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Post-Polio Health (ISSN 1066-5331)

Vol. 30, No. 1, Winter 2014


The Iconic Iron Lung and
Polio Survivors in the USA

Joan L. Headley, PHI Executive Director, St. Louis, Missouri

PHI is frequently asked how many iron lungs are still in use. Respironics Colorado reports renting iron lungs to three individuals and providing parts and service to four other patients who own their device. All of these iron lungs were made by the J.H. Emerson Company, Cambridge, Massachusetts. However, the history of ownership and maintenance of the iron lung used by the majority of polio survivors in the United States is complex and warrants recording, using the PHI archives.

Point of reference: A brochure revised in June 1946 (seventh printing) entitled Respirators: Locations and Owners was published by The National Foundation for Infantile Paralysis (NFIP). Basil O’Connor, president of NFIP, explains in the introduction that it is a list of the adult cabinet type respirators or “iron lungs.” The list totals 1,211 in the contiguous 48 states plus Washington, DC, and Hawaii. Owners included hospitals, the U.S. Army, fire departments, chapters of the NFIP, American Legion and other service groups, county medical societies and individual physicians and local citizens.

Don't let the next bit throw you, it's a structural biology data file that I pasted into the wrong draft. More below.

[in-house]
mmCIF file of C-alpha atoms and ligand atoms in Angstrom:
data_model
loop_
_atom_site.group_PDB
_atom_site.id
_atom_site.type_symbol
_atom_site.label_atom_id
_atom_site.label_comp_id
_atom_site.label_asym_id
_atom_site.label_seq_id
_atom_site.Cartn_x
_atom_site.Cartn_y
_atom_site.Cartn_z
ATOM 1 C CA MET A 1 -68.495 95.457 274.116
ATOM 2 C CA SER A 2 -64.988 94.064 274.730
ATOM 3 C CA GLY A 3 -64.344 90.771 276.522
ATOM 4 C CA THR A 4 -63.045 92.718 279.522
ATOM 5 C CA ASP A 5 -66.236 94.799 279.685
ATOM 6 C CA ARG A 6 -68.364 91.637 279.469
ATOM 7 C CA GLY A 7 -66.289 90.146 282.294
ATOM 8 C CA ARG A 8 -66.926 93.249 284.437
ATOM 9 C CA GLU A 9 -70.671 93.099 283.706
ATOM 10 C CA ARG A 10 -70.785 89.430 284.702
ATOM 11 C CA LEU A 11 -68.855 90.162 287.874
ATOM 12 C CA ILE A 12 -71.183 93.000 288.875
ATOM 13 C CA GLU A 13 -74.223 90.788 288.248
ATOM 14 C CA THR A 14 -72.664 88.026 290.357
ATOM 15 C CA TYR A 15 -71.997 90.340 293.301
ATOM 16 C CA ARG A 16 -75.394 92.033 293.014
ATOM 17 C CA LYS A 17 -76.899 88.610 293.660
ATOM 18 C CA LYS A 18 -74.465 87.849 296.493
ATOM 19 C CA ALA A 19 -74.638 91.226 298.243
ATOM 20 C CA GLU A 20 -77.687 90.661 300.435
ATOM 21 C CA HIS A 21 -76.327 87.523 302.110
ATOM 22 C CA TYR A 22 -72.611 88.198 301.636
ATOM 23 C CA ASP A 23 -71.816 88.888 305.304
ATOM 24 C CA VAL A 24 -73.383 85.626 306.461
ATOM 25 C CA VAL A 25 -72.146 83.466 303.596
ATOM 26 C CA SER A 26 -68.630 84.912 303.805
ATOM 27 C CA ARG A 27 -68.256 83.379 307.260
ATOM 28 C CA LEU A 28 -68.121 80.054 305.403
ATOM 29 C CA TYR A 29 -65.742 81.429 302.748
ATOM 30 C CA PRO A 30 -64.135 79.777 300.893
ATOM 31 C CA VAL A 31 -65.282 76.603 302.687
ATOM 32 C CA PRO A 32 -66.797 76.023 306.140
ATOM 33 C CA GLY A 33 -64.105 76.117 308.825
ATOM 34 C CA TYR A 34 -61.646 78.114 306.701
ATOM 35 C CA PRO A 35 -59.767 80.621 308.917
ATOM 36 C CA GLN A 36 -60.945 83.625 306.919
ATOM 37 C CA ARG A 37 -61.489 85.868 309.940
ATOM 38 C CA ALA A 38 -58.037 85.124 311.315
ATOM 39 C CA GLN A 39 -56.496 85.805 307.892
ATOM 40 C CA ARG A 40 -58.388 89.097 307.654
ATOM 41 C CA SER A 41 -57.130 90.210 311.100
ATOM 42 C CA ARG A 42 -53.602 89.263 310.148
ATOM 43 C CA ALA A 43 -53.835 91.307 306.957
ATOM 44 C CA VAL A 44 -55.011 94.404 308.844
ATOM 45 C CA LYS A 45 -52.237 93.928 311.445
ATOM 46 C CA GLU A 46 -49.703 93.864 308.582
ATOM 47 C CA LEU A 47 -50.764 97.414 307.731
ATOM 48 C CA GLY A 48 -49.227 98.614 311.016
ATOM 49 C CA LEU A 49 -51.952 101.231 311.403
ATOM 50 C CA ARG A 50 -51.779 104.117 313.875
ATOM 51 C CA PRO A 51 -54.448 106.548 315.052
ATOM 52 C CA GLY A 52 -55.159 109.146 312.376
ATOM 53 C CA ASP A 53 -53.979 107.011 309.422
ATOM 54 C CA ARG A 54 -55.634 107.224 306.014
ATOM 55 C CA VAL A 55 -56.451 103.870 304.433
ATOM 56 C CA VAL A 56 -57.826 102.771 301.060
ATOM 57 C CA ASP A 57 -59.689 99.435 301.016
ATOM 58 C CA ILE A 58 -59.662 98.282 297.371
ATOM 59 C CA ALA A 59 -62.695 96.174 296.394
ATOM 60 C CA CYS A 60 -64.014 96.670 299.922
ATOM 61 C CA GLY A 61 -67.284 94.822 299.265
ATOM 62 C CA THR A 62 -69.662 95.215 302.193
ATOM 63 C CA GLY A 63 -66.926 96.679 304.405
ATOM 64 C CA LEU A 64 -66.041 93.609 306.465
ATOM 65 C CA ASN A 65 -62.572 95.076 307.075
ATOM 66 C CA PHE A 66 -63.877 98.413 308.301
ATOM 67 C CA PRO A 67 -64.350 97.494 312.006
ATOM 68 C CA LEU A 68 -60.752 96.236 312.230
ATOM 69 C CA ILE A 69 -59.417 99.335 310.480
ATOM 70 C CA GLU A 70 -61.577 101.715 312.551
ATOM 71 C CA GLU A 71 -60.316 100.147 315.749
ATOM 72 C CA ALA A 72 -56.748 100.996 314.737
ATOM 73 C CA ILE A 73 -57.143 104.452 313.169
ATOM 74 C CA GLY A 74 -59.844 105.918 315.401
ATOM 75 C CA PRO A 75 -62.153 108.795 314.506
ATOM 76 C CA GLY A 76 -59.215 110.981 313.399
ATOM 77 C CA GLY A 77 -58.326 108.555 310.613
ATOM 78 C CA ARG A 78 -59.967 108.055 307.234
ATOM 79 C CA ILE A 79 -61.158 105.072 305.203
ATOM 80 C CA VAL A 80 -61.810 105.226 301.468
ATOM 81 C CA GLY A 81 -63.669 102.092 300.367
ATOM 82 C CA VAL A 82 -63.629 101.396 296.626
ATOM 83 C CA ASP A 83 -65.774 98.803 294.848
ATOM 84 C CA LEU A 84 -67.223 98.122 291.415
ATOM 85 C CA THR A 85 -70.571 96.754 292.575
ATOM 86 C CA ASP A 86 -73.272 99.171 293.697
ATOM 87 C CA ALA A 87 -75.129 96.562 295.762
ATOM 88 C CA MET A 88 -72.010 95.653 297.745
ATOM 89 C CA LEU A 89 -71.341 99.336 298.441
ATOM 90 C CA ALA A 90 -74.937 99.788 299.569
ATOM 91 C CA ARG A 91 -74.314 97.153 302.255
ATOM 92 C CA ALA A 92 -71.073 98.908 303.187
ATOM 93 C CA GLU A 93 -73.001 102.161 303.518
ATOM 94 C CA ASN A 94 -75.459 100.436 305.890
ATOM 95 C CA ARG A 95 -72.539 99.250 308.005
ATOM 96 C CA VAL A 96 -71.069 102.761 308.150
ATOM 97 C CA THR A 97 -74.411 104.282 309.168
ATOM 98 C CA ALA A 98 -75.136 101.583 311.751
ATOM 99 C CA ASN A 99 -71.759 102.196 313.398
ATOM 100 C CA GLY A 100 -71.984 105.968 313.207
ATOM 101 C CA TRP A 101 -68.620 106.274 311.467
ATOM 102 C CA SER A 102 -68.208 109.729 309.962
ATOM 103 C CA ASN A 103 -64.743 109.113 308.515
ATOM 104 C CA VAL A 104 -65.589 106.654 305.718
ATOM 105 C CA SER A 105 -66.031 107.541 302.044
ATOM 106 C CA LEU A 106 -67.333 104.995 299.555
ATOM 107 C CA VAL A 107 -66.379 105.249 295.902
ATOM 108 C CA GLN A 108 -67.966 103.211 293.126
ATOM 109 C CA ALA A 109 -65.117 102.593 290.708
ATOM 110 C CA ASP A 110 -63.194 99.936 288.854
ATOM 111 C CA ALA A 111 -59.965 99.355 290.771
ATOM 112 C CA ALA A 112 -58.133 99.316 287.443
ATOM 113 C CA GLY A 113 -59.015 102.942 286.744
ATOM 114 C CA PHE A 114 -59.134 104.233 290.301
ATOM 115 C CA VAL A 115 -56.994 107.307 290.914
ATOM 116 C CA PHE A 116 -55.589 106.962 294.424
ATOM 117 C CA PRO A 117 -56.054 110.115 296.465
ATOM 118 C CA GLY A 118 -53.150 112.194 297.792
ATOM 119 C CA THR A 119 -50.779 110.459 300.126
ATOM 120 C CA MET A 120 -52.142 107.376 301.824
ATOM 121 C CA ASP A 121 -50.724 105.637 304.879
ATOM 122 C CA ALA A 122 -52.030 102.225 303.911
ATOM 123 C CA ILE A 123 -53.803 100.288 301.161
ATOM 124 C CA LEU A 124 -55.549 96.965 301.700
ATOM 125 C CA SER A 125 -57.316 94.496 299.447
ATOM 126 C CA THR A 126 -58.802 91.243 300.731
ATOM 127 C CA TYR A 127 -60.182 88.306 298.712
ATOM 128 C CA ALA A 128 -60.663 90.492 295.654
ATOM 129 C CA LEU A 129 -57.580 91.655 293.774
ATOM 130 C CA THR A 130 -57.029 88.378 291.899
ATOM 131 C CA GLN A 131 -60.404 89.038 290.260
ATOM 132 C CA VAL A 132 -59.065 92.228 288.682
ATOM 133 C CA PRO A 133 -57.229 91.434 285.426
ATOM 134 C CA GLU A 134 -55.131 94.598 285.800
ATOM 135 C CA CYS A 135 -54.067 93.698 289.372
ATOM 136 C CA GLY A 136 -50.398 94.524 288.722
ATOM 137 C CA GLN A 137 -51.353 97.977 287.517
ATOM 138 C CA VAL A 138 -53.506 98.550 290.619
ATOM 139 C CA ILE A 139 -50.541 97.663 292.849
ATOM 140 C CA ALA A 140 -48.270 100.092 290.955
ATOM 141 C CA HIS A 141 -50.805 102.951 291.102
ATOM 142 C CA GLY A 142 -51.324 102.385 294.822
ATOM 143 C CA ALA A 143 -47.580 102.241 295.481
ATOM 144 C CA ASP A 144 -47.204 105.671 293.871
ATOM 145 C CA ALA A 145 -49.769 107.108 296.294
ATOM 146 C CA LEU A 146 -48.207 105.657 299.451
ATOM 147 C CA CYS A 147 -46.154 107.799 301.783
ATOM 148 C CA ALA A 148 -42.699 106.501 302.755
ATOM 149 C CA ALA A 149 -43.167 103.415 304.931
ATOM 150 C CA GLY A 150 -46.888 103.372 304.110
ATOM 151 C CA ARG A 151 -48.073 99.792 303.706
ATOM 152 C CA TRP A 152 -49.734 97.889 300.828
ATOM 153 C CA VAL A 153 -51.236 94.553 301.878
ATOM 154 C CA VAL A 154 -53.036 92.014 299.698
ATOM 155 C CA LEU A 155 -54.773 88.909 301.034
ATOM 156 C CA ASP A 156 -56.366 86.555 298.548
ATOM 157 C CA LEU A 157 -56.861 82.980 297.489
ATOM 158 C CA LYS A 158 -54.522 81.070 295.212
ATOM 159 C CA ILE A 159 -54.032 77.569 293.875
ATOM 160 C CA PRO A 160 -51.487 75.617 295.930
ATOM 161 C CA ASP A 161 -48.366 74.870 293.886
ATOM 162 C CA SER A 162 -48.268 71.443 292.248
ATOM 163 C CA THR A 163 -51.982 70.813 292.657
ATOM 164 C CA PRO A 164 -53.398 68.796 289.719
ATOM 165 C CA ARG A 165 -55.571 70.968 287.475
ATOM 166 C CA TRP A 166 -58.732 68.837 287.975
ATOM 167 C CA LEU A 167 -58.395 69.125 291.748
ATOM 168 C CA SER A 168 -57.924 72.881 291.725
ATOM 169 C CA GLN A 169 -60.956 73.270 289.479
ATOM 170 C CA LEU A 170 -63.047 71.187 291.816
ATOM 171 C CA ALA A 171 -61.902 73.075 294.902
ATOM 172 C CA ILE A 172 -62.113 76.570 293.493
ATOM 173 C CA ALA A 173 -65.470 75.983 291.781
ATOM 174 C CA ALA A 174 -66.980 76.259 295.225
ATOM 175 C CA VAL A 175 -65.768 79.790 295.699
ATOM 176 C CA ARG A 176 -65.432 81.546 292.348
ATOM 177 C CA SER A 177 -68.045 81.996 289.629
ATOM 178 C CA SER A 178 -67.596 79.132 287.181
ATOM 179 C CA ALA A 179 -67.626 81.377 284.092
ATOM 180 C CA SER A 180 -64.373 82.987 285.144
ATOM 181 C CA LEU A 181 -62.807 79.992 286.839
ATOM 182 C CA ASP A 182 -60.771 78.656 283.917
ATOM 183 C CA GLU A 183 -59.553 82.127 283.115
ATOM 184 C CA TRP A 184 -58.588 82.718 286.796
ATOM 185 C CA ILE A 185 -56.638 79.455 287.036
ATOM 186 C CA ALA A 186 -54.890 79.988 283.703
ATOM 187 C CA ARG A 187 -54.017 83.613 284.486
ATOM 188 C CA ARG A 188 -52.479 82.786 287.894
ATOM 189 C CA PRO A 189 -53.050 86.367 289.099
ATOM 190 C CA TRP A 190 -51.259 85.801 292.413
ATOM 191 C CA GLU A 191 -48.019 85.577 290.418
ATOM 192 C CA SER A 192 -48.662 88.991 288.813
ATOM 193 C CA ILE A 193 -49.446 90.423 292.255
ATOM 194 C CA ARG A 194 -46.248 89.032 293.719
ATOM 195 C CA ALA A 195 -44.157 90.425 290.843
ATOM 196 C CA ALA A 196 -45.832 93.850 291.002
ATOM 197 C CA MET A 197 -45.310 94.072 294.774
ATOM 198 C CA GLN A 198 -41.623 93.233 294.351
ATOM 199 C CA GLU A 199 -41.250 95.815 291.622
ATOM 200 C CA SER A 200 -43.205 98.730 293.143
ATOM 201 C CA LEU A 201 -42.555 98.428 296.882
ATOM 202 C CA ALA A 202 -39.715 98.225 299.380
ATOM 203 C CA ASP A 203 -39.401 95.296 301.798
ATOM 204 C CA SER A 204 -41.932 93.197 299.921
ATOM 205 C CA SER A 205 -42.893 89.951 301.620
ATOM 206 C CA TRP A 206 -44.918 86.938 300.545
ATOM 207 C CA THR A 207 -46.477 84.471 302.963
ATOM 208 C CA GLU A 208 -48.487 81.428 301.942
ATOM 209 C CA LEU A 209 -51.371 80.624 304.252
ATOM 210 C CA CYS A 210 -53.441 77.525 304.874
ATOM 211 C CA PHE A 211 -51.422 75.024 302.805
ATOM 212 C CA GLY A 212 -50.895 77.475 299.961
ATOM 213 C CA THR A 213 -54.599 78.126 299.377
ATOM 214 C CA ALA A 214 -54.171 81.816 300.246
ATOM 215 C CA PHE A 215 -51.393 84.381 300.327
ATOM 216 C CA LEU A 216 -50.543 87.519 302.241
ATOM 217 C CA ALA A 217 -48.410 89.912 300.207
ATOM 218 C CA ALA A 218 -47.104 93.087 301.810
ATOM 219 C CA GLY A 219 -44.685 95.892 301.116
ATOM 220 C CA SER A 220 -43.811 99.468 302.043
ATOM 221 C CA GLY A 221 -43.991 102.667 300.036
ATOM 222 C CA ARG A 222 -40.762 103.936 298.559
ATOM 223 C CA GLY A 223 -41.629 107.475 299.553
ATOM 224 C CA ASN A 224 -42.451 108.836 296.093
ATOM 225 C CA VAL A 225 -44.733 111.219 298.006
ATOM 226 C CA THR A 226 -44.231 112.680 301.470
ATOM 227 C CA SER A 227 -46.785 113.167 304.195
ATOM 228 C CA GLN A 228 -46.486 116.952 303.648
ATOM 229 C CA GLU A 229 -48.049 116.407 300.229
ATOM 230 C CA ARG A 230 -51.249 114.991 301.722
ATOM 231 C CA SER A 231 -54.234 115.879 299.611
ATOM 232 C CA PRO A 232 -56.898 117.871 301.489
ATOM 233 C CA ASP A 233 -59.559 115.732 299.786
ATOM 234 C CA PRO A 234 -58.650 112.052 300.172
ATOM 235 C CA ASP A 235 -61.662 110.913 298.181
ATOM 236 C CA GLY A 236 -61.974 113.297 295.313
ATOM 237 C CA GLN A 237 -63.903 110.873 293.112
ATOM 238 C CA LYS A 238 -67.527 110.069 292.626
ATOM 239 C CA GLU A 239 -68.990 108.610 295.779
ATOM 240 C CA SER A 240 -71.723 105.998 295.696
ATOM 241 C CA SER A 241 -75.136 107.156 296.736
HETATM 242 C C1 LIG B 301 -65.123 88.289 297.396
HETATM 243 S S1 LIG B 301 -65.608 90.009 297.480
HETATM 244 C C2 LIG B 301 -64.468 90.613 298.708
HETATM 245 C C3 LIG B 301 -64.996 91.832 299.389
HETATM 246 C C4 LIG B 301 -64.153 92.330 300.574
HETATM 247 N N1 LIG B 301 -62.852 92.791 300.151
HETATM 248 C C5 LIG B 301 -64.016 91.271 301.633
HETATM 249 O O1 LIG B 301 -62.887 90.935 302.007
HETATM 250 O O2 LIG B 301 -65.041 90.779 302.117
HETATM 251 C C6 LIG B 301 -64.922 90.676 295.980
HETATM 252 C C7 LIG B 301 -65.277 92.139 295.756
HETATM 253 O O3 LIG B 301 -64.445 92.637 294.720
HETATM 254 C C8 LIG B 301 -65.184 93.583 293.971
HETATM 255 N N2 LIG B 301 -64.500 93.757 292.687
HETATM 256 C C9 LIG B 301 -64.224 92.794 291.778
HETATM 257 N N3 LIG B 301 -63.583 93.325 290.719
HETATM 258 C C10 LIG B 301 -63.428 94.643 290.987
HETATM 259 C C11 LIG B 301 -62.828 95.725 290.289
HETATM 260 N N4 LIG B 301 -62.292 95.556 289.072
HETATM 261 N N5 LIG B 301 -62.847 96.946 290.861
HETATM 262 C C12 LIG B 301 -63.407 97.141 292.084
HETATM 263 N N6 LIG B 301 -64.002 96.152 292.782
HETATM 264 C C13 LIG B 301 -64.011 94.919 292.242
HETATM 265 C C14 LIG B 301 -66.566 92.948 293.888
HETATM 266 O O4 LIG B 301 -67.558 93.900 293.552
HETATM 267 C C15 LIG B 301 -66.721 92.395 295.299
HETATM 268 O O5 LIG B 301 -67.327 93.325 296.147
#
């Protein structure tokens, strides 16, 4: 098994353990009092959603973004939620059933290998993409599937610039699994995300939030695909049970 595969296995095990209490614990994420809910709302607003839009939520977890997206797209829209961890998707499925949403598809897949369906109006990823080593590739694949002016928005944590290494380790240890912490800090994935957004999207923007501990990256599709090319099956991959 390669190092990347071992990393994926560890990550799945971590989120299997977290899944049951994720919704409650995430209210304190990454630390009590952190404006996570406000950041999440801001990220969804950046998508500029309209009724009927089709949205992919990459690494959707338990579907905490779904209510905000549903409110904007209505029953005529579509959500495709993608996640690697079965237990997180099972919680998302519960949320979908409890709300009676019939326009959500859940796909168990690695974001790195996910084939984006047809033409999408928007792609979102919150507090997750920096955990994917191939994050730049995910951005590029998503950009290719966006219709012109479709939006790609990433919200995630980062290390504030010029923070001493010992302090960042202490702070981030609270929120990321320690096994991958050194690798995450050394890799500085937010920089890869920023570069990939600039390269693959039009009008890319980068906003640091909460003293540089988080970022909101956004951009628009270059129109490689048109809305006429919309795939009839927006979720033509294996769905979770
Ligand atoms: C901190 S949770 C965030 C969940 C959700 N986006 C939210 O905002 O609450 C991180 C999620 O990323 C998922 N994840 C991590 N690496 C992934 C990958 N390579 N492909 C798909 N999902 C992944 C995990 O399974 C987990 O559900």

A timeline can more easily tell the rest of the story.



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